Hurricane Sandy caused 48 fatalities in the state of New York alone, and a total death toll over 110 across the Northeast at the end of October. This Category 1 hurricane affected a handful of Atlantic states and caused a lot of destruction, particularly in New York City and New Jersey, where many streets and subway tunnels were flooded from a violent coastline.
This storm, however, assigns renewed important on some next-generation sources of electricity that can remain operational when everyone else is out – smart grids.
The gale-force winds also brought down trees and power lines. As a result of the wind damage, the storm left many residents without electricity. New Yorkers were not only stranded and left in the dark, but lack of power left them with no heat as the country nears the winter season.
The continuing exposure to weather-related risks in the U.S., however, teaches an important lesson in emergency preparedness and risk planning for electric companies people must count on to help prevent power failures.
The responsibility for providing these essential services in advance rests on electric utility industries that need to find alternative methods to help predict and prevent potential losses of power. That solution may be as simple as deploying smart grids to improve our use and supply of electricity.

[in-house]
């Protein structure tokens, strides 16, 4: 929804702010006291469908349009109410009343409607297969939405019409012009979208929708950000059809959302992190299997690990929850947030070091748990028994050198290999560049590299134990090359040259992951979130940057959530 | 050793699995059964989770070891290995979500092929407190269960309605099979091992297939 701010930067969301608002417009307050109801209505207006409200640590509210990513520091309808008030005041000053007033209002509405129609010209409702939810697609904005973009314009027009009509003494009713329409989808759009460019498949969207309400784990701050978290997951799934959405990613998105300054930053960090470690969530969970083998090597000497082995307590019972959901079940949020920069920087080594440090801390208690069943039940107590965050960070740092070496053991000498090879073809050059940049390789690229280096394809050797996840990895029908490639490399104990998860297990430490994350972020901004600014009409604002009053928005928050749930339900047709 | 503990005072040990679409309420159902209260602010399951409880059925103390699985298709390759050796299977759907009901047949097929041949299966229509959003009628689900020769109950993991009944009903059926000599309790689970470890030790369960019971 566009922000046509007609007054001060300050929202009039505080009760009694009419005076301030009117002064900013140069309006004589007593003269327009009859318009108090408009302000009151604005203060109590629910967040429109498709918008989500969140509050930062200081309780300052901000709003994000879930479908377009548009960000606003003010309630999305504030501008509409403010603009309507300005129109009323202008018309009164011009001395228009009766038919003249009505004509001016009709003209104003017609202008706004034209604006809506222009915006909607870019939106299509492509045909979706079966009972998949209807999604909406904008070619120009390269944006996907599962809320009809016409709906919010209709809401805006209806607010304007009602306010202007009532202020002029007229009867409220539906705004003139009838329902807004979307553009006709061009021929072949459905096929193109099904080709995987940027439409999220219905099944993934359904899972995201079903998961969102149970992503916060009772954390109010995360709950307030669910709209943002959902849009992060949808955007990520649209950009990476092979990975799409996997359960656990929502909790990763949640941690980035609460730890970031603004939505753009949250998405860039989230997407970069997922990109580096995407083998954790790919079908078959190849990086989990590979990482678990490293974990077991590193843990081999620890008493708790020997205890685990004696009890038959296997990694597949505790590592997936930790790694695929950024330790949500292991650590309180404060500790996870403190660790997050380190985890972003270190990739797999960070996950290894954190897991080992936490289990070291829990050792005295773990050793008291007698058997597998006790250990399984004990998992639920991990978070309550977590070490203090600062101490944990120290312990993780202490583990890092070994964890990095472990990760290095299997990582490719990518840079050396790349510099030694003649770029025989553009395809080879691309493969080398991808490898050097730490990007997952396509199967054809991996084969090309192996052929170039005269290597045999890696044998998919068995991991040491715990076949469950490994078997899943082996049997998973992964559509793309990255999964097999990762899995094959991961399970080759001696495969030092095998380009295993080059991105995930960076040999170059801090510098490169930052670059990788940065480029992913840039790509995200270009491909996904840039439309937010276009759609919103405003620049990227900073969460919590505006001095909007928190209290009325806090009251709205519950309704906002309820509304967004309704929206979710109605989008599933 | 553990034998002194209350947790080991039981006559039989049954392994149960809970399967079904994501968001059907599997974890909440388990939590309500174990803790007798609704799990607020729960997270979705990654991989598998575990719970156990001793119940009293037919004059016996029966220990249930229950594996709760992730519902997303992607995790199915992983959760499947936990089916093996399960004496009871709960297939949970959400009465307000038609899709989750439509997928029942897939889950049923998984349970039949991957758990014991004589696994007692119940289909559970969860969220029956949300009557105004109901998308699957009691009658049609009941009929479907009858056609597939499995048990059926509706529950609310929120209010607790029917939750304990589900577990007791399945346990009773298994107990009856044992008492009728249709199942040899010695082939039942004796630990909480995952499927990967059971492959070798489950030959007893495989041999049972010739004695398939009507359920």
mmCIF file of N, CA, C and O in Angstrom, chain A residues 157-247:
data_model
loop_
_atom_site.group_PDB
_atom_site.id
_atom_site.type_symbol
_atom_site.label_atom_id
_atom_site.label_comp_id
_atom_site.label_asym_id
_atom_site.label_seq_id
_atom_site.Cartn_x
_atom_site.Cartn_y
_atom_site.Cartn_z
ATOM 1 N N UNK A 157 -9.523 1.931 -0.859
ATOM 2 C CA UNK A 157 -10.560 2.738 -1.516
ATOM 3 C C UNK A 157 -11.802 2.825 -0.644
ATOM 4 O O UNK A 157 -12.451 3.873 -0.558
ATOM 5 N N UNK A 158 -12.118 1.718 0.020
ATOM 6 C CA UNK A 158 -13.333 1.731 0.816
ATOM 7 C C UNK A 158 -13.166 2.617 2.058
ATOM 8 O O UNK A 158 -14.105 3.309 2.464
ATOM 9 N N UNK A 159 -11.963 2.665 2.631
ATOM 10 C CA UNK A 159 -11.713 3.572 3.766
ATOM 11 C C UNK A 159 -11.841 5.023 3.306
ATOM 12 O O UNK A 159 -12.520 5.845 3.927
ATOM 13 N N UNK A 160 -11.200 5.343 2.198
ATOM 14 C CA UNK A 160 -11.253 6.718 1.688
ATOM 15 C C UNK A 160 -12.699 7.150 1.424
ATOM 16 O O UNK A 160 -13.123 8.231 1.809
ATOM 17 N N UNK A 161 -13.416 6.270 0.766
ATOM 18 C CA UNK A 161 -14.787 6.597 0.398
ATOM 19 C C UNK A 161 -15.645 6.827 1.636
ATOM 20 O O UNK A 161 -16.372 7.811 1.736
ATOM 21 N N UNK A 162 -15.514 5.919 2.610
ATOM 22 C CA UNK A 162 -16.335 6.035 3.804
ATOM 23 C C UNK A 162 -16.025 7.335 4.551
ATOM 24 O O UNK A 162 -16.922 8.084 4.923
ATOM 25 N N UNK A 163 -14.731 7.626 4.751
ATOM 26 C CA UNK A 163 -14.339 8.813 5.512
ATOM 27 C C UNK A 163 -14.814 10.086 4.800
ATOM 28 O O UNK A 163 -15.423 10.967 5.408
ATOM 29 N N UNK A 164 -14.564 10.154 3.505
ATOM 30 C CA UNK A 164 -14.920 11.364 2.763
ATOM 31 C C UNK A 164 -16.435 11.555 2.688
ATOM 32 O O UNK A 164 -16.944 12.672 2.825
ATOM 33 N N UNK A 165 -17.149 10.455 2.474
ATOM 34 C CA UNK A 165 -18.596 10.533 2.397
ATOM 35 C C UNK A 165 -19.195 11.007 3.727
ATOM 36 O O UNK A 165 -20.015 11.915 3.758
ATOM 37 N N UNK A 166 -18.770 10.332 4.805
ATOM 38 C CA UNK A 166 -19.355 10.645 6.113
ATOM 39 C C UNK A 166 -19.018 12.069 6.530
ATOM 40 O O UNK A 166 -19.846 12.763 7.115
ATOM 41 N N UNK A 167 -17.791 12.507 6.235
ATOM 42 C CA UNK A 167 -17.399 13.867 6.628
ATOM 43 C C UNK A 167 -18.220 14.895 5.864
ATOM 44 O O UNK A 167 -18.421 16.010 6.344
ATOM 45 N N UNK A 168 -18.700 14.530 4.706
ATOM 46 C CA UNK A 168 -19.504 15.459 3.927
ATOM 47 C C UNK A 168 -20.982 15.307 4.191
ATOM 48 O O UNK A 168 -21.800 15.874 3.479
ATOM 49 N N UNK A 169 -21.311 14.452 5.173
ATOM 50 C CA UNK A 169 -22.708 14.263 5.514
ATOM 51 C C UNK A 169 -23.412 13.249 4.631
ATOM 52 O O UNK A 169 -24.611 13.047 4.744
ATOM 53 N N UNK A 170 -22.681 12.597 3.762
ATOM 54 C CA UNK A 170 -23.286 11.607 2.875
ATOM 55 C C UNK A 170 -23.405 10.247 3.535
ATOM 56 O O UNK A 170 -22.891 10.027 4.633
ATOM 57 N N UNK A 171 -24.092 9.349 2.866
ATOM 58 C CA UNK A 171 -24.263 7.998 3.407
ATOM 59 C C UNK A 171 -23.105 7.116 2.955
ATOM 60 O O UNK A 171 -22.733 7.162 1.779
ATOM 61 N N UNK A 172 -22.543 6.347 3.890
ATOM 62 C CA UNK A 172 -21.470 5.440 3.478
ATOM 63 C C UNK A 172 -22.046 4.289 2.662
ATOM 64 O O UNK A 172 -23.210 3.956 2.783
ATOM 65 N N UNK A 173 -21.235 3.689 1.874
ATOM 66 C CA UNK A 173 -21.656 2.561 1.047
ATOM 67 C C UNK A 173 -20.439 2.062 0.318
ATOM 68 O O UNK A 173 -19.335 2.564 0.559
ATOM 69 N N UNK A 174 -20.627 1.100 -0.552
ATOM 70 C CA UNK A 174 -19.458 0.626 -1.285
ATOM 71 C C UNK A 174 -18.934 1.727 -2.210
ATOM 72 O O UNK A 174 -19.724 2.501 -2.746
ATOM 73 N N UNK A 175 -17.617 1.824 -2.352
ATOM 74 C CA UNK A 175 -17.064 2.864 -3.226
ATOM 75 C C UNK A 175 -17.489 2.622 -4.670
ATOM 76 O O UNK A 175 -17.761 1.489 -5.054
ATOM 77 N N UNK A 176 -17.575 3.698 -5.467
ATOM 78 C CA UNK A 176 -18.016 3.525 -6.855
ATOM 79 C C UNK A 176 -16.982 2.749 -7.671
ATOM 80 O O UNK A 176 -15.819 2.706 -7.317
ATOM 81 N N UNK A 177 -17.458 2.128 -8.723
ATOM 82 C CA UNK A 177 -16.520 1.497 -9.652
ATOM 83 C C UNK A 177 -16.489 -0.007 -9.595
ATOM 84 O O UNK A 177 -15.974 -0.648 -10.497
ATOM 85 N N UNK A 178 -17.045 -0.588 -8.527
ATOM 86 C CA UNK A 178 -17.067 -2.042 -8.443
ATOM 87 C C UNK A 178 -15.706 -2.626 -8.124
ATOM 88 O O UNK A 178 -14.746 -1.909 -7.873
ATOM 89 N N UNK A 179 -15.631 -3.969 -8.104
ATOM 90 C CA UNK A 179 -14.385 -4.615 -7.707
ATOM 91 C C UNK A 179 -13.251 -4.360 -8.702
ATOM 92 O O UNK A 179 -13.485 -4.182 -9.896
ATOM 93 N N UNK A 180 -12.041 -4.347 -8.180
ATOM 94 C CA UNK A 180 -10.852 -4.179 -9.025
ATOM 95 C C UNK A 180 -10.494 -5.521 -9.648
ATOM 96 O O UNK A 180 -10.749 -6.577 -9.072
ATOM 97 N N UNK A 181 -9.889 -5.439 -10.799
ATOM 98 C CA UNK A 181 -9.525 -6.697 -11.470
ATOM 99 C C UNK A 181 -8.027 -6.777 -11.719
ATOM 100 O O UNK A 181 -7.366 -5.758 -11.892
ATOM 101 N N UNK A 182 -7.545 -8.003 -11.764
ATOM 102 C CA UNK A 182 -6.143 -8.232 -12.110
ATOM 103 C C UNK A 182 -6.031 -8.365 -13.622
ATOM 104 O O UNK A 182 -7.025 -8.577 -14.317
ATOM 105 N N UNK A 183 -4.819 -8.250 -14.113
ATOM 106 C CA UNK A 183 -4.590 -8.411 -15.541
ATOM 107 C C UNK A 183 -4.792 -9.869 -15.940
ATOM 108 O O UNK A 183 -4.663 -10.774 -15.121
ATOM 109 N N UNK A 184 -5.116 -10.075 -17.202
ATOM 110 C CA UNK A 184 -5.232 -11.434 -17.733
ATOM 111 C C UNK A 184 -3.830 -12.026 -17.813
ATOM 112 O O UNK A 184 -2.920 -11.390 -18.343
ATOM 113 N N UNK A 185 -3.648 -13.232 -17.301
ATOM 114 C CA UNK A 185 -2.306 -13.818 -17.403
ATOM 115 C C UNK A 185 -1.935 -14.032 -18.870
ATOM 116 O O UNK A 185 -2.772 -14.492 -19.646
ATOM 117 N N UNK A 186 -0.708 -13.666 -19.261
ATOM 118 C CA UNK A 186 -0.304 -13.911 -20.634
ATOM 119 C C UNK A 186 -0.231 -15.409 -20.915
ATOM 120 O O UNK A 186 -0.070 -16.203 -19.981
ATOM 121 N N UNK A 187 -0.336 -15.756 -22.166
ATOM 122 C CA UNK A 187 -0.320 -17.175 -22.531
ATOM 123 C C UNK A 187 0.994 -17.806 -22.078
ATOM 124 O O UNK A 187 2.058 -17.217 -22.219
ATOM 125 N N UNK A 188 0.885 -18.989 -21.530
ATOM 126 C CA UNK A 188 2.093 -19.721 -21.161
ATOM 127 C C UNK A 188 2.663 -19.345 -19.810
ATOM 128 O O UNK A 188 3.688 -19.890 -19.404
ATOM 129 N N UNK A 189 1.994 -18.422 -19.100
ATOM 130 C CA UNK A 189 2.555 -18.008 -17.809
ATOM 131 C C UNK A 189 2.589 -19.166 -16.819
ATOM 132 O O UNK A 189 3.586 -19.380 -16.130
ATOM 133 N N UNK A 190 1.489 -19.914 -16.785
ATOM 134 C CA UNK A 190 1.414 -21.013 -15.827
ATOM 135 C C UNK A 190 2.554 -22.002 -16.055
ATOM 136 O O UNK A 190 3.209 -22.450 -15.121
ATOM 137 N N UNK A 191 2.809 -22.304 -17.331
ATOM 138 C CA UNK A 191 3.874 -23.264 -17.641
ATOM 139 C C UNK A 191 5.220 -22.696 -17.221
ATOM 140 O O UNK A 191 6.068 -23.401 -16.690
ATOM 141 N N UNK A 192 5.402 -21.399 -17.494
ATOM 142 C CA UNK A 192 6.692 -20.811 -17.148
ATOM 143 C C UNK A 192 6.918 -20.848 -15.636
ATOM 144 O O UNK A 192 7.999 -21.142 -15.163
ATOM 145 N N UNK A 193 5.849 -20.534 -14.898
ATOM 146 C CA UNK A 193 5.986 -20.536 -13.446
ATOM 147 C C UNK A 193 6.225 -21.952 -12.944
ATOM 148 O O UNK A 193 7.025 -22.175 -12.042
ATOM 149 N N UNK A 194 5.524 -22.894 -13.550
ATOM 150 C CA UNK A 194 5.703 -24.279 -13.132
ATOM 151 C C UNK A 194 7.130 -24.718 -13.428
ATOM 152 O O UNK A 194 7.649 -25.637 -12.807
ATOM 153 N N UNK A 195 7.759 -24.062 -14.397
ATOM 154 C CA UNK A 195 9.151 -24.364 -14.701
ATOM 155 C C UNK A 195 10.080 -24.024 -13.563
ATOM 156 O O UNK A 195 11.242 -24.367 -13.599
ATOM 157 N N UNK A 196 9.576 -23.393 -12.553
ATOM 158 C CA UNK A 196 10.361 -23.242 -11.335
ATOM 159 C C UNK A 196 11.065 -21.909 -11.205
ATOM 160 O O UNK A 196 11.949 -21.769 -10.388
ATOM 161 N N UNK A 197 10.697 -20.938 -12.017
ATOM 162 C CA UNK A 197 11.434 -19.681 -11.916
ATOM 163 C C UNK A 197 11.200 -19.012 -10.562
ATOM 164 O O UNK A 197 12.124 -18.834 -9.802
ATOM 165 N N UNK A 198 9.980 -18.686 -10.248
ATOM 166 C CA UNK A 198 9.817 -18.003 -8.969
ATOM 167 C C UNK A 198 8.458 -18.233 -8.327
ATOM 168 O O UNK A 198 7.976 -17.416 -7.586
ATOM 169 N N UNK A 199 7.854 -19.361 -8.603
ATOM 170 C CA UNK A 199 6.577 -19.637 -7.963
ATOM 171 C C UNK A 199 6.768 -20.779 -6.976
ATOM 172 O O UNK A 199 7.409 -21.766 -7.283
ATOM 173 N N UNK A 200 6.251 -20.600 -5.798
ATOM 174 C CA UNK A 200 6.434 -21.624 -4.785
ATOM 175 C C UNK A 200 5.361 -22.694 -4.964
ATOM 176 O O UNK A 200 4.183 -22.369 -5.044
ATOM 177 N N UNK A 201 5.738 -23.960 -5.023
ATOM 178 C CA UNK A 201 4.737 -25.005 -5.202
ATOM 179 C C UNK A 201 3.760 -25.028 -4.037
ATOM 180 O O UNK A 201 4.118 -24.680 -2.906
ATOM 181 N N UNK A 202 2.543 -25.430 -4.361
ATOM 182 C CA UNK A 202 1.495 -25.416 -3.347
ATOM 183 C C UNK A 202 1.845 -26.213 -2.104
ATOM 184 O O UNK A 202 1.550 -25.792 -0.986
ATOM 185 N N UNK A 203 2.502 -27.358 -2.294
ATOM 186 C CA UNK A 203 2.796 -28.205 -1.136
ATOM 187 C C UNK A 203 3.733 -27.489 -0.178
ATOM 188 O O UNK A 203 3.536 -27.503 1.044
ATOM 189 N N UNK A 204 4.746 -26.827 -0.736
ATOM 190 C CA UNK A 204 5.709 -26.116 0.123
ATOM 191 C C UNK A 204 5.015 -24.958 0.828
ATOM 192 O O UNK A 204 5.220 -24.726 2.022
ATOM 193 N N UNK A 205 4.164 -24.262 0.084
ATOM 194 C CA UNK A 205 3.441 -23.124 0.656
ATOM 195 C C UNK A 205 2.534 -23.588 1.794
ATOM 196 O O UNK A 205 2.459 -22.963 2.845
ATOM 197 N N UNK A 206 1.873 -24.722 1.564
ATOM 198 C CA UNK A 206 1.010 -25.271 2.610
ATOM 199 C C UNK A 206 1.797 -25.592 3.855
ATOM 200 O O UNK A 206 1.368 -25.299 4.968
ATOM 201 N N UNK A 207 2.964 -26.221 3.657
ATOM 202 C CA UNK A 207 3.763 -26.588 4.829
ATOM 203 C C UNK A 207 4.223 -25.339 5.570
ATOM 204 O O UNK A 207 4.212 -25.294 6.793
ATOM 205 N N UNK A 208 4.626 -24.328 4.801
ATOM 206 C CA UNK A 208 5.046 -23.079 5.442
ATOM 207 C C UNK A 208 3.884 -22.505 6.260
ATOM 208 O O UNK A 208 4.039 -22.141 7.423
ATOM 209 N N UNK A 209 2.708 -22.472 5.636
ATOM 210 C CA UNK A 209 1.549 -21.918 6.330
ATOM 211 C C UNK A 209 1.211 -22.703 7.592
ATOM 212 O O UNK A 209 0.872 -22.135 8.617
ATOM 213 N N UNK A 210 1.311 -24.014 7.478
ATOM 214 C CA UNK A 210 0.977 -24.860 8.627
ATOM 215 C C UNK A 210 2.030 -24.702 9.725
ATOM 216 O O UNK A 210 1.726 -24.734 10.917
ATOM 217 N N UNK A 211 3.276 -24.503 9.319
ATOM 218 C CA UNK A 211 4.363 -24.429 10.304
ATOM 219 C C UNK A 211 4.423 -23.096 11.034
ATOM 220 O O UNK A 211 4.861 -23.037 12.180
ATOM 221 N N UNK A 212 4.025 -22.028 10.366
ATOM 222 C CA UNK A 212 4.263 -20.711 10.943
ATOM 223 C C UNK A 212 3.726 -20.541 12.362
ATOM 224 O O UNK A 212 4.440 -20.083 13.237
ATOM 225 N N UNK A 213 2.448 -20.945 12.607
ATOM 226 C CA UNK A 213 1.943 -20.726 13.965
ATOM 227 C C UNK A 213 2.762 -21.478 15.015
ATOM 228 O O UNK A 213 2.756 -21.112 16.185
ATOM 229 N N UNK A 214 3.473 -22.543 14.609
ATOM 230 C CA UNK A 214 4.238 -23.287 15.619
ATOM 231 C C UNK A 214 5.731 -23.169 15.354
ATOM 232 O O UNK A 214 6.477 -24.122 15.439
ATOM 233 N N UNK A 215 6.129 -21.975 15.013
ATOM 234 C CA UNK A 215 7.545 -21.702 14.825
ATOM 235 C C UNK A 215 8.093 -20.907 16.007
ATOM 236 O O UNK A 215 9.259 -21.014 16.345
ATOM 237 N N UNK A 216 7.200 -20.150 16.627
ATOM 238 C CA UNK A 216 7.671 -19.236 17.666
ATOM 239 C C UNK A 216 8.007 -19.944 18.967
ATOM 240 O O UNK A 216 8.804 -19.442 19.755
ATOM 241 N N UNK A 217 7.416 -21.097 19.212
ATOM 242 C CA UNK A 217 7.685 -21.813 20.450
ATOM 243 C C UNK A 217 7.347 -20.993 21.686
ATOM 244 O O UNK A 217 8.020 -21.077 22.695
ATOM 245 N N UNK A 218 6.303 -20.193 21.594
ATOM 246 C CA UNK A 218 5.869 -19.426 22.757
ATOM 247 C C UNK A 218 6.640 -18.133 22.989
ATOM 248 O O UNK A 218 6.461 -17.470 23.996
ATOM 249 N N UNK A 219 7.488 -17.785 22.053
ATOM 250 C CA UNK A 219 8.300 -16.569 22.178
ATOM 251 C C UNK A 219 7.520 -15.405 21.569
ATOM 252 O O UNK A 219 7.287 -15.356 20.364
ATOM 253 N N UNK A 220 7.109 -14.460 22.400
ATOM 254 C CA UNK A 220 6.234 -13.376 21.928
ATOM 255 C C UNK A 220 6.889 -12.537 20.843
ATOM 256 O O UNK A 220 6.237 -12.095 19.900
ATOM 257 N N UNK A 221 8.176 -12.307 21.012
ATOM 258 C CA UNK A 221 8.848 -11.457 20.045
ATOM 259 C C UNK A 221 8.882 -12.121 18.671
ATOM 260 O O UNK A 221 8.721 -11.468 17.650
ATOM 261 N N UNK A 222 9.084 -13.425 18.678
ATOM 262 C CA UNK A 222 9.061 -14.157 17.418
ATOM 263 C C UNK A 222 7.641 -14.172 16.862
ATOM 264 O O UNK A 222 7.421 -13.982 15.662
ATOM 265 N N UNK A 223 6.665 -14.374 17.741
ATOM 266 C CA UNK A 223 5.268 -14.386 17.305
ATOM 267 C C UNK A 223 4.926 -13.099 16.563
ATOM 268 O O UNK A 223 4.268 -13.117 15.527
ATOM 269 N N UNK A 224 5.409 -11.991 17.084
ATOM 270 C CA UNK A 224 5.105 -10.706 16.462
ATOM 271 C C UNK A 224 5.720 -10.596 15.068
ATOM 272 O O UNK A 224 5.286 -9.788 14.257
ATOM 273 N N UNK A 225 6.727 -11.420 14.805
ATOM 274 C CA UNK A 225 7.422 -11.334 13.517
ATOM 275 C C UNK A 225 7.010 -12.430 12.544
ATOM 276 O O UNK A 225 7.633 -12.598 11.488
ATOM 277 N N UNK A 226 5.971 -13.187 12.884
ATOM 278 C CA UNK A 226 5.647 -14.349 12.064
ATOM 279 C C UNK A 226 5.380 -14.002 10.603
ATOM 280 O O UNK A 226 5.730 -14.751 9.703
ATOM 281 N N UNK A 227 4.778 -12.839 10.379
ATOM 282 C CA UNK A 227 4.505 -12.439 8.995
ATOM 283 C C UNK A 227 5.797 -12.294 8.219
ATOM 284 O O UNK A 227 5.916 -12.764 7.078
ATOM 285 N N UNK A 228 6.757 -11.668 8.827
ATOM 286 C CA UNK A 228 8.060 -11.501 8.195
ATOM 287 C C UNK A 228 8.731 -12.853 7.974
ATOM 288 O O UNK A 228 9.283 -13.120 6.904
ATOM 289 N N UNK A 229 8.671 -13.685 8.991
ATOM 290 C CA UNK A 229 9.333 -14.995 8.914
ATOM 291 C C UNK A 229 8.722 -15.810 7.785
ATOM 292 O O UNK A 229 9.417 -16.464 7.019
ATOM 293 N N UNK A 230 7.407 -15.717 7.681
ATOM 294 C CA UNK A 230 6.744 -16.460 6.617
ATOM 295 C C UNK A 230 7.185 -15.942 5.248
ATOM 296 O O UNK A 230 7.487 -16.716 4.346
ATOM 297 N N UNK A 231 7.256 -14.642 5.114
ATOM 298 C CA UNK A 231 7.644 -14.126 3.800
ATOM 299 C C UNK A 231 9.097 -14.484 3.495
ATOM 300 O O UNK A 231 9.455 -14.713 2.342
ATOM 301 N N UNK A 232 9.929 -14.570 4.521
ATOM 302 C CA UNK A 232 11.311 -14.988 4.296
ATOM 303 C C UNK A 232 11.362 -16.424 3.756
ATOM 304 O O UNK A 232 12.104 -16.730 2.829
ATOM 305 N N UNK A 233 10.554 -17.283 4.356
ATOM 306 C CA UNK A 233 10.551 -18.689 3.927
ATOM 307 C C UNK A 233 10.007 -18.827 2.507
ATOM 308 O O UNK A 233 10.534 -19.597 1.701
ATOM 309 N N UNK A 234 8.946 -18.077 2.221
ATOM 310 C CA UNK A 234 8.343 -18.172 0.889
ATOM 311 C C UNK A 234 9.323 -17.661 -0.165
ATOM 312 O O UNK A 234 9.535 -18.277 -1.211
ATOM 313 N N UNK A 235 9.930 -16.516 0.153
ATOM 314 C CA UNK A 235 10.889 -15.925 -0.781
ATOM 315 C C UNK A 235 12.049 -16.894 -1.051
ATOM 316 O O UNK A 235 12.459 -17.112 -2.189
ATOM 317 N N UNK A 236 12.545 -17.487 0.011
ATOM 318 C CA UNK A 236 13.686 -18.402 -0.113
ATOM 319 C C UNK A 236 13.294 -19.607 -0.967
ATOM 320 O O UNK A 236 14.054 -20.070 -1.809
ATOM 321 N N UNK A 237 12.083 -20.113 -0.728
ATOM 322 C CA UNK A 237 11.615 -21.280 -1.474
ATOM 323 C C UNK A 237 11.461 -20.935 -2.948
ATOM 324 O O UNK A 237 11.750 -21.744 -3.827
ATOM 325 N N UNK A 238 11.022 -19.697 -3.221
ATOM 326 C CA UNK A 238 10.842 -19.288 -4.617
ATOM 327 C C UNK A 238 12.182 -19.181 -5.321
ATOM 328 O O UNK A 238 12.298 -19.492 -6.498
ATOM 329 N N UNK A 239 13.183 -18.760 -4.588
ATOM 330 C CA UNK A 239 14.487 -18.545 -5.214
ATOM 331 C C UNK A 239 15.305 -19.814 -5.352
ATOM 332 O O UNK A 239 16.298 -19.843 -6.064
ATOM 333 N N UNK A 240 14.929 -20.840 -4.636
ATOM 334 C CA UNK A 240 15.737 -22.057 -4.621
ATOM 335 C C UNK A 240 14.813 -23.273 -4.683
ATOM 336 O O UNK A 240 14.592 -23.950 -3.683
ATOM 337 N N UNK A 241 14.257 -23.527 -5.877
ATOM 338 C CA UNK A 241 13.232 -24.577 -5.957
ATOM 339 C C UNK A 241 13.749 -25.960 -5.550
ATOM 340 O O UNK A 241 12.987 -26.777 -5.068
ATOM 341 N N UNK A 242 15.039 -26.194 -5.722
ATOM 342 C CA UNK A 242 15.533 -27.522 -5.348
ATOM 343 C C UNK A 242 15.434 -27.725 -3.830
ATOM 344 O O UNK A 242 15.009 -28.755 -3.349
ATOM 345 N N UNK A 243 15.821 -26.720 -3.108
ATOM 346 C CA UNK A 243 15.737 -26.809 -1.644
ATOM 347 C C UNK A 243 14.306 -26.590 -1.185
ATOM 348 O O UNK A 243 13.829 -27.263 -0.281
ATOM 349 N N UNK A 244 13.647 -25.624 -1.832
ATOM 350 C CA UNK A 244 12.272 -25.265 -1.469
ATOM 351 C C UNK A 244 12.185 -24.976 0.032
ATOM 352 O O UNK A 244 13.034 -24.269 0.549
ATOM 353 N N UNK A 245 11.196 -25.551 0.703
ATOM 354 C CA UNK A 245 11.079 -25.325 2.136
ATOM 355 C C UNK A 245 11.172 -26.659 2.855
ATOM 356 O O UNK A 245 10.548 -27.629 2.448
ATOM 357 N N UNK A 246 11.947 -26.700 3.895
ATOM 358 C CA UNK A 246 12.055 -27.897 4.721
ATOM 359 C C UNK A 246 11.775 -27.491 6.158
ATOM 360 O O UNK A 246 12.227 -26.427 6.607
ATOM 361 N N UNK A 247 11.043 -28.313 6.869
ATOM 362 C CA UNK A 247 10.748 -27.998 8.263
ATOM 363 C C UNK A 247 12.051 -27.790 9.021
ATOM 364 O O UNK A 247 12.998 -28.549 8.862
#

The smart grid, an electric power system, is a fairly new concept that has been re-engineering the electricity services industry. Used as an alternating current power grid and distributed power source, it can deliver electricity when needed most.
Even uses of “smart meters,” which are software-controllable devices dedicated particularly to electricity metering, have also proved their worth for power restoration efforts. Their capacity of two-way communication provides utilities real-time data if there is any loss of power, alerting those areas where the break has occurred.
Meter readings, or lack thereof, provide the vital information for those responsible for taking the appropriate action, either to solve the problem associated with the fault of the meter or power outage from extreme weather conditions, or to restore power remotely from a linked smart command center – which can turn power back on.
As either part of a smart grid or used by itself, smart meters can help ensure electricity is available whenever a disastrous storm like Sandy hits. To avoid having millions of people left without power for days, utility companies should plan to have in place smart grids and/or smart meters. Their technologies would have kept them informed of the damaged and destroyed power lines, and have relieved many workers in the electricity industry from having to physically drive to each one to check them out.
Edited by Braden Becker